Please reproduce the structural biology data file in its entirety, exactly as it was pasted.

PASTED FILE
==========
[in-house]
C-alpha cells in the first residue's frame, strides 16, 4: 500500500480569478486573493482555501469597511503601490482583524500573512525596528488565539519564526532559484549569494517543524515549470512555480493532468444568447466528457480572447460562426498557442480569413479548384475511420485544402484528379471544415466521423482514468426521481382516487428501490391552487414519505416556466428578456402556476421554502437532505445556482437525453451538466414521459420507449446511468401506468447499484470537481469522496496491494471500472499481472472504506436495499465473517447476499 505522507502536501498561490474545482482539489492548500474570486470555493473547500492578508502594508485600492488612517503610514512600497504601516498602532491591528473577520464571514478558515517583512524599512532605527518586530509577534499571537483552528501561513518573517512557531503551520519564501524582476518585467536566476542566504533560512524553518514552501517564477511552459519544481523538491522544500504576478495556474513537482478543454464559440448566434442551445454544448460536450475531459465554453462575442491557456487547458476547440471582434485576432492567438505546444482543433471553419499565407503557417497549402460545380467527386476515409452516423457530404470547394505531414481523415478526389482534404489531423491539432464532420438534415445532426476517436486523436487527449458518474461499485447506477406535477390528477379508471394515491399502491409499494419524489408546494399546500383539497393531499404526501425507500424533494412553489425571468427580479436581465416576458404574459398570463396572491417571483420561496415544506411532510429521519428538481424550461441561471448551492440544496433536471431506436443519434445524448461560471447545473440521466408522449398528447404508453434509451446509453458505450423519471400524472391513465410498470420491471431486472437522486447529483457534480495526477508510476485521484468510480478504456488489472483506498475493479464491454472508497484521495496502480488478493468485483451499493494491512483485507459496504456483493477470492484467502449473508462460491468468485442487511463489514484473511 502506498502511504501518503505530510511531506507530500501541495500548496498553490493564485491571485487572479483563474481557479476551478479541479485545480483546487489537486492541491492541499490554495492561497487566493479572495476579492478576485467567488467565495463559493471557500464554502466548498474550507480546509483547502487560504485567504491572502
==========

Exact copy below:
[in-house]
C-alpha cells in the first residue's frame, strides 16, 4: 500500500480569478486573493482555501469597511503601490482583524500573512525596528488565539519564526532559484549569494517543524515549470512555480493532468444568447466528457480572447460562426498557442480569413479548384475511420485544402484528379471544415466521423482514468426521481382516487428501490391552487414519505416556466428578456402556476421554502437532505445556482437525453451538466414521459420507449446511468401506468447499484470537481469522496496491494471500472499481472472504506436495499465473517447476499 505522507502536501498561490474545482482539489492548500474570486470555493473547500492578508502594508485600492488612517503610514512600497504601516498602532491591528473577520464571514478558515517583512524599512532605527518586530509577534499571537483552528501561513518573517512557531503551520519564501524582476518585467536566476542566504533560512524553518514552501517564477511552459519544481523538491522544500504576478495556474513537482478543454464559440448566434442551445454544448460536450475531459465554453462575442491557456487547458476547440471582434485576432492567438505546444482543433471553419499565407503557417497549402460545380467527386476515409452516423457530404470547394505531414481523415478526389482534404489531423491539432464532420438534415445532426476517436486523436487527449458518474461499485447506477406535477390528477379508471394515491399502491409499494419524489408546494399546500383539497393531499404526501425507500424533494412553489425571468427580479436581465416576458404574459398570463396572491417571483420561496415544506411532510429521519428538481424550461441561471448551492440544496433536471431506436443519434445524448461560471447545473440521466408522449398528447404508453434509451446509453458505450423519471400524472391513465410498470420491471431486472437522486447529483457534480495526477508510476485521484468510480478504456488489472483506498475493479464491454472508497484521495496502480488478493468485483451499493494491512483485507459496504456483493477470492484467502449473508462460491468468485442487511463489514484473511 502506498502511504501518503505530510511531506507530500501541495500548496498553490493564485491571485487572479483563474481557479476551478479541479485545480483546487489537486492541491492541499490554495492561497487566493479572495476579492478576485467567488467565495463559493471557500464554502466548498474550507480546509483547502487560504485567504491572502